The harvest, handling, and transport of biomass feedstocks represents a massive materials handling challenge, requiring rapid innovation and investment if bioenergy systems as a whole are to achieve policy goals. The International Energy Agency estimates biomass will need to provide 23% of global primary energy by 2050 to reduce greenhouse gas emissions by 50% (IEA 2008). This target would require sufficient biomass to supply 150 EJ/year (1 EJ = 1018 J), which translates to 15 billion metric tons (Mg) annually (Richard 2010). This projected biomass tonnage is more than 7 times greater than the approximately 2 Mg of grains and oilseeds currently traded worldwide (World Agricultural Outlook Board 2011). Without effective densification, this biomass would exceed the current trade volumes of grain, oil, and coal combined by a factor of 4 assuming typical woodchip densities or a factor of 12 assuming typical herbaceous biomass densities respectively (Richard 2010). In the U.S. context, the 1.3 billion Mg of biomass expected to meet domestic biofuel targets by 2030 (Perlack et al. 2005) exceeds the 800 million Mg of total material flow of the U.S. food system (Heller and Keolian 2000) by a factor of 1.6. The material handing equipment and logistics needed to deliver this biomass to energy facilities represents a great opportunity for agricultural equipment and truck manufacturers, but an equally great challenge for rural business development and transportation infrastructure.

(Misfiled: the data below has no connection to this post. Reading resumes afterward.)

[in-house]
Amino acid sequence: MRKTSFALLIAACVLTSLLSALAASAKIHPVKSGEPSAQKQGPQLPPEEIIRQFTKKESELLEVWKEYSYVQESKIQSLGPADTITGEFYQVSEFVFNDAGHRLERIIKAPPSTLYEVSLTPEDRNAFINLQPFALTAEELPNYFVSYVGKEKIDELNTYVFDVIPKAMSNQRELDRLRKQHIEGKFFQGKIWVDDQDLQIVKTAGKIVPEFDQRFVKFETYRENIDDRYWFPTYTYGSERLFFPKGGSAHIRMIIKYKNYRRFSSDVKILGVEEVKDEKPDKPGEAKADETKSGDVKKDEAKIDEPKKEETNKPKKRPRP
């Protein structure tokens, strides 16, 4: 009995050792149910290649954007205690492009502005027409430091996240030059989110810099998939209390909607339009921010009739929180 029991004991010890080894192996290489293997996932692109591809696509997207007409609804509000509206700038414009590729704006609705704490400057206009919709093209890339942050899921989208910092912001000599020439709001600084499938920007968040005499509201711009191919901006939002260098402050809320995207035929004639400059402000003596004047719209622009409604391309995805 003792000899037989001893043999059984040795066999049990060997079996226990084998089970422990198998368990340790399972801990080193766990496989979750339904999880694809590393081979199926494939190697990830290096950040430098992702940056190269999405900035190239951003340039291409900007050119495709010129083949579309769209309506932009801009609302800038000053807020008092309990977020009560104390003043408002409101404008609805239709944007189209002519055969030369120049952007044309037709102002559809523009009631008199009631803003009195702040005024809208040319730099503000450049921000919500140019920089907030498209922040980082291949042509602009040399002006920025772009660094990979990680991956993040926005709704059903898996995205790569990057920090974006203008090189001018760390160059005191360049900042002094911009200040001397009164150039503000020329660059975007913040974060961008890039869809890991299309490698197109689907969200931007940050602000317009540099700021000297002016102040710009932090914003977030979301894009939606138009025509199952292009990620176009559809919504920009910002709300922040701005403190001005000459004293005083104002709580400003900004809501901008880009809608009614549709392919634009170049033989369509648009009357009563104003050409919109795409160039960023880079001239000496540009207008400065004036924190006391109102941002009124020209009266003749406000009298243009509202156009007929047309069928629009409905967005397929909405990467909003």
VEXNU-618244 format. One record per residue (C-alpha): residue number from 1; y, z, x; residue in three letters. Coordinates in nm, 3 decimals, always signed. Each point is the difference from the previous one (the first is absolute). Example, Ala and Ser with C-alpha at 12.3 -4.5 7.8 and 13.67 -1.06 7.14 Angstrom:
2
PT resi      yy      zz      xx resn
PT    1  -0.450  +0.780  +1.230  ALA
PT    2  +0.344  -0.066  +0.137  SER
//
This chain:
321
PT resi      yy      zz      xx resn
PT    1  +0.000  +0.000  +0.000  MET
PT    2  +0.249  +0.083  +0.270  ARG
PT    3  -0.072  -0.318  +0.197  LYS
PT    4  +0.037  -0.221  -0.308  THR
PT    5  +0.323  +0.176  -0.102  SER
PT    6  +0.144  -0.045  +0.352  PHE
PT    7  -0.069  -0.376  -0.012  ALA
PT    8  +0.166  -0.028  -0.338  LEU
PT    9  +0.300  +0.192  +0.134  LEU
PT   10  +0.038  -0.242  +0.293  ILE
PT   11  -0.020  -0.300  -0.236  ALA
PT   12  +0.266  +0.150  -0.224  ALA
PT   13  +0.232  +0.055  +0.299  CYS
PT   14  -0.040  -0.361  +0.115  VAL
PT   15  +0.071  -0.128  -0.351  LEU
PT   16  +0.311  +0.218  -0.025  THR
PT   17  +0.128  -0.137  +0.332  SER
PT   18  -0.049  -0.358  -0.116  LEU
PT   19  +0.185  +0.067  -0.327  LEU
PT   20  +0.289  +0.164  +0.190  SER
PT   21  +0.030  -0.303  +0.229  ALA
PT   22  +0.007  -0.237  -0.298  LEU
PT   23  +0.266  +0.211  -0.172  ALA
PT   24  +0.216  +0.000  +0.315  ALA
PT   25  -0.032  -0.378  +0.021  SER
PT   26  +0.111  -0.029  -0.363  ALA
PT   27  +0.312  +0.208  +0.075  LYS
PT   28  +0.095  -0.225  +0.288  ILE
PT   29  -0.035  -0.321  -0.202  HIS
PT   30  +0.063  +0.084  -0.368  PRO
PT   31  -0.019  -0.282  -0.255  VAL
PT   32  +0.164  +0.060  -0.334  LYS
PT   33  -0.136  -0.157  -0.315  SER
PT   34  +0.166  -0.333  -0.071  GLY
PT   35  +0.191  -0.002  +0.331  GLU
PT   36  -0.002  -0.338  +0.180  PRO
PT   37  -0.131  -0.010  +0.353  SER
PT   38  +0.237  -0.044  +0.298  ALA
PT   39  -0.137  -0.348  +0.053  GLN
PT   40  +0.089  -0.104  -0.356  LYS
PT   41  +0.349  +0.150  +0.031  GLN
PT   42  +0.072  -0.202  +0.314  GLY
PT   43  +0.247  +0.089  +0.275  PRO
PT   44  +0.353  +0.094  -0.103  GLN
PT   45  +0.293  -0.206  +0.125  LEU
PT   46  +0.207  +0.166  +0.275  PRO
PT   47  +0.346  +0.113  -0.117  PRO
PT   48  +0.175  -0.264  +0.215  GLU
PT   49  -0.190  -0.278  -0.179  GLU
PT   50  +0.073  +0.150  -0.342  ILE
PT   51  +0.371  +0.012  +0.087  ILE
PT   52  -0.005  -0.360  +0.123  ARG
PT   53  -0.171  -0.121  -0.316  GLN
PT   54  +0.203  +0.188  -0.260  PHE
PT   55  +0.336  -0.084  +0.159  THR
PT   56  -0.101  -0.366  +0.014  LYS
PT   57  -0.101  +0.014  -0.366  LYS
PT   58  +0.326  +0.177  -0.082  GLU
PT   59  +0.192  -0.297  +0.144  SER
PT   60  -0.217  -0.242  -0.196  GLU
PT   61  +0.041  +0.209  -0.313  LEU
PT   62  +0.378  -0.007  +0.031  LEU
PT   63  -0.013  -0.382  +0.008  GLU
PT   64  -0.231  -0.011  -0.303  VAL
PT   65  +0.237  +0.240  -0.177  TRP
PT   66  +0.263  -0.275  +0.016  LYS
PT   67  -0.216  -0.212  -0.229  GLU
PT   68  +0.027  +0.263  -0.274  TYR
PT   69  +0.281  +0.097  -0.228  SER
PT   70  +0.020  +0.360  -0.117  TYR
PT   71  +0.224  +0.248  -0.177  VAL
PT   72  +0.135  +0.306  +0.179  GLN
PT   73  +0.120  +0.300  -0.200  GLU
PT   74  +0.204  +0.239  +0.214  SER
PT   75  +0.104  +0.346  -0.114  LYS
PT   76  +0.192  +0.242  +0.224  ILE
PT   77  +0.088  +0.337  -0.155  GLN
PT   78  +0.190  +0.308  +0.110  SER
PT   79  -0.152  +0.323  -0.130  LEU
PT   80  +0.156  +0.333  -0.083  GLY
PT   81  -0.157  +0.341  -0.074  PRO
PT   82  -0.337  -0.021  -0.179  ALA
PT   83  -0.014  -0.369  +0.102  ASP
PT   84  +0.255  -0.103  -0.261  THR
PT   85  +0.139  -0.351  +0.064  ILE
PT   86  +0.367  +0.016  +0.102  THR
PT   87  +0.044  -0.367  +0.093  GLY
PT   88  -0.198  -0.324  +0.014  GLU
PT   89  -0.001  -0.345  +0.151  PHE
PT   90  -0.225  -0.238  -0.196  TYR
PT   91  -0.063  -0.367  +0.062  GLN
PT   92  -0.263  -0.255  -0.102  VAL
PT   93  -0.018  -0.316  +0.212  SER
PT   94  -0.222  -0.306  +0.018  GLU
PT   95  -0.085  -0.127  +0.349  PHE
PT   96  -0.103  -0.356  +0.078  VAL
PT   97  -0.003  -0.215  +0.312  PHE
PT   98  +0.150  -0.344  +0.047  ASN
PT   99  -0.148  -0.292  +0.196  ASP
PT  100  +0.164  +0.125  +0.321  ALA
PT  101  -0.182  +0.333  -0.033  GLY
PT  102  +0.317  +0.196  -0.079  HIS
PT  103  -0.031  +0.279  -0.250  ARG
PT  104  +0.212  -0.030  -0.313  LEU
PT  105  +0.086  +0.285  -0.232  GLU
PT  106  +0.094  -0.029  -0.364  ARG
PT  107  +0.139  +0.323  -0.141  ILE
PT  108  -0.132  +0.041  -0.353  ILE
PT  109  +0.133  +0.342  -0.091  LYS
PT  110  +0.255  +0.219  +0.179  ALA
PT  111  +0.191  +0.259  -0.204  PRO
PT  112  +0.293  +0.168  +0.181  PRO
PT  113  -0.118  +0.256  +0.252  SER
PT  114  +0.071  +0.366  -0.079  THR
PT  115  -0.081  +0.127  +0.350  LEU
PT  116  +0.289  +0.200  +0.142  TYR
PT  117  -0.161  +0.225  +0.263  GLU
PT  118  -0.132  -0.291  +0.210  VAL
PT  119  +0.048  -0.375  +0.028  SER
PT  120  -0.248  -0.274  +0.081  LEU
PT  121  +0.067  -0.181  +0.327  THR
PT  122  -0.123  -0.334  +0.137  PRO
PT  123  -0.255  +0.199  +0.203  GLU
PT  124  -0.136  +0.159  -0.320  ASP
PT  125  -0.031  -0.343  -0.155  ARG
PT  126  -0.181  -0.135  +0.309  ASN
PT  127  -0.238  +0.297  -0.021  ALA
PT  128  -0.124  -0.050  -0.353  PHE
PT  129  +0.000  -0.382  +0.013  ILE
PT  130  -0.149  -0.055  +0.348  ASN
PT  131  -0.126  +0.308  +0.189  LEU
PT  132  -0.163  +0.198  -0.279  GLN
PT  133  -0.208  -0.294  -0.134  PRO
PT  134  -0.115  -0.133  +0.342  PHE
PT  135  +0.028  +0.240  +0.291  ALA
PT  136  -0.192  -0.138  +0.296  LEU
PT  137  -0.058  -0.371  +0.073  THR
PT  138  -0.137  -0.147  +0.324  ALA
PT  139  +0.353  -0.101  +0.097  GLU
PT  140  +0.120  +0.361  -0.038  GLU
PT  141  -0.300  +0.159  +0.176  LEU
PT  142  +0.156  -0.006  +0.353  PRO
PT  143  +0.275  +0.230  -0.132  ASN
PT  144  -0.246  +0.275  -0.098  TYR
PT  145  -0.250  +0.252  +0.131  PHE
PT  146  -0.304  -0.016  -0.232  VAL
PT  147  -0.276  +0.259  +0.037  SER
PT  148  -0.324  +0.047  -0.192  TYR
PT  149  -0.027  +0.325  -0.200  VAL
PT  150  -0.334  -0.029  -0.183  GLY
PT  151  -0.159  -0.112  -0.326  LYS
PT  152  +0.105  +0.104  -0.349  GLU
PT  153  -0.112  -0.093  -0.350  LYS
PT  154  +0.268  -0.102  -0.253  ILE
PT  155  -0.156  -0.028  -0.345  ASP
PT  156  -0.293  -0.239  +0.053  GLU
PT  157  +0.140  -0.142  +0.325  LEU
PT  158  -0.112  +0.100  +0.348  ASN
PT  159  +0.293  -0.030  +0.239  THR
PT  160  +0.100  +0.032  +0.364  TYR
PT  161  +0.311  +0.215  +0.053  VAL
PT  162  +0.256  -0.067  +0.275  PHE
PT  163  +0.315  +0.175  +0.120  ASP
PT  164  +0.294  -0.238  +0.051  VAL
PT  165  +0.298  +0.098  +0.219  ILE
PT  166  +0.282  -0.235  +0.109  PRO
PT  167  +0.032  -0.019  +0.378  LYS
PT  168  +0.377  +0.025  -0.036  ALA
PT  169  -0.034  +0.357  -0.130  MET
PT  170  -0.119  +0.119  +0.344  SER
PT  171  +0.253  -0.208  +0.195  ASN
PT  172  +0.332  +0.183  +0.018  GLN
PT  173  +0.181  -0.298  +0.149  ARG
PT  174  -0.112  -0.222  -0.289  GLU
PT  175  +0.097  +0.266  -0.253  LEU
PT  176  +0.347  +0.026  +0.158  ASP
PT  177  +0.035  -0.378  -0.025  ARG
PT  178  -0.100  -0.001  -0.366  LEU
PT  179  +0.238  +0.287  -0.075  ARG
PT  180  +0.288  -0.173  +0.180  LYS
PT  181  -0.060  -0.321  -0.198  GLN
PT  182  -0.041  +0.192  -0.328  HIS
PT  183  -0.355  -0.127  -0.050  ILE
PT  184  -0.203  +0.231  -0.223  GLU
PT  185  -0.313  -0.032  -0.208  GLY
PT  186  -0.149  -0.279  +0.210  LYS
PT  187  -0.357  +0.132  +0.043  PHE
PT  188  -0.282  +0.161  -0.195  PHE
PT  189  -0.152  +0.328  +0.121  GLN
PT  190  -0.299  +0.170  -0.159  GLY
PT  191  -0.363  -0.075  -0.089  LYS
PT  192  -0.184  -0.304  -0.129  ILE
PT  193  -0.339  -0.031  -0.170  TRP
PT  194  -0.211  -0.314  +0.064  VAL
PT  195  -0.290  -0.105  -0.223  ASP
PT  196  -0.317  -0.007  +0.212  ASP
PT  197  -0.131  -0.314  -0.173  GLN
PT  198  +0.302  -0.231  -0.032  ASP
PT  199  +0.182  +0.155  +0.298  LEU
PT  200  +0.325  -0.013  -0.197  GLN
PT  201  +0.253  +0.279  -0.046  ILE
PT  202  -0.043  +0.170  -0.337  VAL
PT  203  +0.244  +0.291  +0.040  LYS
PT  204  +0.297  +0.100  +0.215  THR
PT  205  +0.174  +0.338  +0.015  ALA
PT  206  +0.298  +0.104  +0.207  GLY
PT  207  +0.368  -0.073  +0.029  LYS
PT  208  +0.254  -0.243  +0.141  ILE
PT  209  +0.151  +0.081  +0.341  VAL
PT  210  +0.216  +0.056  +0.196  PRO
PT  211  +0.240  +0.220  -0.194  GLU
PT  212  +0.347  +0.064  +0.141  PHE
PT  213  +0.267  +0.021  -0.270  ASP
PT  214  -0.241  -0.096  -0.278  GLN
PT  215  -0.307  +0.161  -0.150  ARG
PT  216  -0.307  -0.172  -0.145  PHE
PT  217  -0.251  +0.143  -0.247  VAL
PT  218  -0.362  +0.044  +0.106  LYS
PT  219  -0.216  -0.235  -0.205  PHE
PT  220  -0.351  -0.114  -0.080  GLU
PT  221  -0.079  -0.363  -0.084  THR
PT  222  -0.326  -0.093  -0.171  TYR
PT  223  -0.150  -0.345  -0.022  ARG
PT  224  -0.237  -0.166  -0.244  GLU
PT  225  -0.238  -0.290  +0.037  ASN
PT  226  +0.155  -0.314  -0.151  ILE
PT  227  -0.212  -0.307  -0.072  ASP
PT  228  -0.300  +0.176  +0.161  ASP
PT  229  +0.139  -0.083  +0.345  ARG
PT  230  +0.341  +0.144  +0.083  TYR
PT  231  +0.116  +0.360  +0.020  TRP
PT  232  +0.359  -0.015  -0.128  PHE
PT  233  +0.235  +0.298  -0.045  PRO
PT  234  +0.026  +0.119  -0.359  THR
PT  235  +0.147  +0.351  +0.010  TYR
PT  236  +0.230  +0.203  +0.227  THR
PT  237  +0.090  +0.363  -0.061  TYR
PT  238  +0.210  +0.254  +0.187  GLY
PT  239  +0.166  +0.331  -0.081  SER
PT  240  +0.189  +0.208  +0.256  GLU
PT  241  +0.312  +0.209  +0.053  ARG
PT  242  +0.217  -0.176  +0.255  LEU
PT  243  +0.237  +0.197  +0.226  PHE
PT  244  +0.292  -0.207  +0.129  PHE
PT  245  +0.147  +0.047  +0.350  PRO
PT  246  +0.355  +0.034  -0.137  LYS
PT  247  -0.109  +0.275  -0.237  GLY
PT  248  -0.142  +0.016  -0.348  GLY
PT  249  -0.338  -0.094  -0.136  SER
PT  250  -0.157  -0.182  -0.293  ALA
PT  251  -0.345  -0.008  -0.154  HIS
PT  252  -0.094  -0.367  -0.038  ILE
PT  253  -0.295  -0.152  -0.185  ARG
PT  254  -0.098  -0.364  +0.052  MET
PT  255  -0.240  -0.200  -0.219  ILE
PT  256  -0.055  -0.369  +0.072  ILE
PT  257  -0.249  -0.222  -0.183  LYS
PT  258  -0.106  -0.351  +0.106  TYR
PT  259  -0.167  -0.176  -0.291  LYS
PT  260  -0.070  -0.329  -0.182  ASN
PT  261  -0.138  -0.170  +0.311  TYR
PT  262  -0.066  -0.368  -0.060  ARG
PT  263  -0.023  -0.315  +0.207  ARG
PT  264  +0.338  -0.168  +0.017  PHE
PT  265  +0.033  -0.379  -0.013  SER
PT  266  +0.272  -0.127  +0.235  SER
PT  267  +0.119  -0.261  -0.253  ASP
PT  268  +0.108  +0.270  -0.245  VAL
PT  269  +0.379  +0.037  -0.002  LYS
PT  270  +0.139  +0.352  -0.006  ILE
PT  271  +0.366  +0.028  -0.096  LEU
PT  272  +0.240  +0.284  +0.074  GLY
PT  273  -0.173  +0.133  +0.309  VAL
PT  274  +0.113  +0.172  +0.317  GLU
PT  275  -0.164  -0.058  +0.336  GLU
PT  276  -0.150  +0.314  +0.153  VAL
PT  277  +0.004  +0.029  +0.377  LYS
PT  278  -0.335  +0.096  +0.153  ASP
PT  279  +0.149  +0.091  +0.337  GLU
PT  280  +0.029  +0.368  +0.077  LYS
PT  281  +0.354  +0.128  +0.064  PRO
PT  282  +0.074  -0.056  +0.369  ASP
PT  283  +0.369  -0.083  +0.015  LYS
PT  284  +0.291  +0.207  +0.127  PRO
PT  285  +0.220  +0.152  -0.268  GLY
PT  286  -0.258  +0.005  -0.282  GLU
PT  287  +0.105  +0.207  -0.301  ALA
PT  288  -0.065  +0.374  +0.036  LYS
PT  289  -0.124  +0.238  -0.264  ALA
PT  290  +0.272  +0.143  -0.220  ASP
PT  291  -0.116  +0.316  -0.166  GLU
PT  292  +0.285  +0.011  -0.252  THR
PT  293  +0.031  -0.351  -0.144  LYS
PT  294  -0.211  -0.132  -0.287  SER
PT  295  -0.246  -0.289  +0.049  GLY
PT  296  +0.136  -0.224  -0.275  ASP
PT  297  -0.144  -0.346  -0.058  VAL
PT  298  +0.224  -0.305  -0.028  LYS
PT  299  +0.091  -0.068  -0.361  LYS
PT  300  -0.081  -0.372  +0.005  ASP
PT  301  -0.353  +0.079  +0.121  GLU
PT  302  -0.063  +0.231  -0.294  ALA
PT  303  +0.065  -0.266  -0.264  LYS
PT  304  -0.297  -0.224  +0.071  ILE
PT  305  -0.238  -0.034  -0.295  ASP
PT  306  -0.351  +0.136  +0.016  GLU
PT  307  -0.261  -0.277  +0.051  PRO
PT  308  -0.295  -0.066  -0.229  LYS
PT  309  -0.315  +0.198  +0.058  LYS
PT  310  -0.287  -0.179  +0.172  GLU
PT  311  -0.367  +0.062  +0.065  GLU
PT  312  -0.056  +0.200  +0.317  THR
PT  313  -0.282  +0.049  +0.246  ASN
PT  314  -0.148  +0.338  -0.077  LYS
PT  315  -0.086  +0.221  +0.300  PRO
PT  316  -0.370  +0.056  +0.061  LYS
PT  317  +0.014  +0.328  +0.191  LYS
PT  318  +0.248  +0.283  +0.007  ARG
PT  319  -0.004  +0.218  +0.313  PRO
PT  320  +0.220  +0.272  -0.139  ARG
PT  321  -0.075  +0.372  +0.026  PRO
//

|Original language||English (US)|
|Title of host publication||Handbook of Bioenergy Crop Plants|
|Number of pages||14|
|State||Published - Jan 1 2012|
All Science Journal Classification (ASJC) codes
- Agricultural and Biological Sciences(all)
- Environmental Science(all)